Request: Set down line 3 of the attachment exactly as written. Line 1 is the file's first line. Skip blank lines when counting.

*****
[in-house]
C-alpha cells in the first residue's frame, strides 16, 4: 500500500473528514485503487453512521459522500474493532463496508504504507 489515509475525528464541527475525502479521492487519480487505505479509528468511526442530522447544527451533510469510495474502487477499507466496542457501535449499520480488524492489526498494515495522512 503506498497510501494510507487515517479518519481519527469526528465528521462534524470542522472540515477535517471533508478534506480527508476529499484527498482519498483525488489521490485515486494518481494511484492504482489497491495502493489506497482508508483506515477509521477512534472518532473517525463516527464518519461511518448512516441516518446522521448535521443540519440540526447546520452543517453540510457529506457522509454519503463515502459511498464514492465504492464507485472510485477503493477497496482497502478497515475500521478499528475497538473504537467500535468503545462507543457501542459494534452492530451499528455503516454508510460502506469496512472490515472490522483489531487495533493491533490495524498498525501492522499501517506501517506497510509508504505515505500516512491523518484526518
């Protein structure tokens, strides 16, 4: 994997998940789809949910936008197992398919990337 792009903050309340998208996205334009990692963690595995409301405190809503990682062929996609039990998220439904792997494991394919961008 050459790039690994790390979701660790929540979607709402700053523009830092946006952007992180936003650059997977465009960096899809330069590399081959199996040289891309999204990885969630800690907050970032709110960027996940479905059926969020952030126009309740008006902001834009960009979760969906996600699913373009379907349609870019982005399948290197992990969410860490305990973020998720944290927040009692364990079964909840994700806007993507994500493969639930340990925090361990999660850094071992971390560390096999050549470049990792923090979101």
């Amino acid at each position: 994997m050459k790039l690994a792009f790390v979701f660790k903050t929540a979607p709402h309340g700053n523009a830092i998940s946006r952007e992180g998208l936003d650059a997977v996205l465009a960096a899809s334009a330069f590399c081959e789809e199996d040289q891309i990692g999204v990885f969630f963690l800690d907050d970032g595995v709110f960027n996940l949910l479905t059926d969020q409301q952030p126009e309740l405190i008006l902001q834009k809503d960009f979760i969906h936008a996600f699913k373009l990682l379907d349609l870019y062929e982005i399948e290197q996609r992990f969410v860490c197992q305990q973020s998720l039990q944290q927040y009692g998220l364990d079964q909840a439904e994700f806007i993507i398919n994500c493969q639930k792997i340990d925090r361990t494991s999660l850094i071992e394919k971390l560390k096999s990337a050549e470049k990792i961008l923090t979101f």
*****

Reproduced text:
């Protein structure tokens, strides 16, 4: 994997998940789809949910936008197992398919990337 792009903050309340998208996205334009990692963690595995409301405190809503990682062929996609039990998220439904792997494991394919961008 050459790039690994790390979701660790929540979607709402700053523009830092946006952007992180936003650059997977465009960096899809330069590399081959199996040289891309999204990885969630800690907050970032709110960027996940479905059926969020952030126009309740008006902001834009960009979760969906996600699913373009379907349609870019982005399948290197992990969410860490305990973020998720944290927040009692364990079964909840994700806007993507994500493969639930340990925090361990999660850094071992971390560390096999050549470049990792923090979101």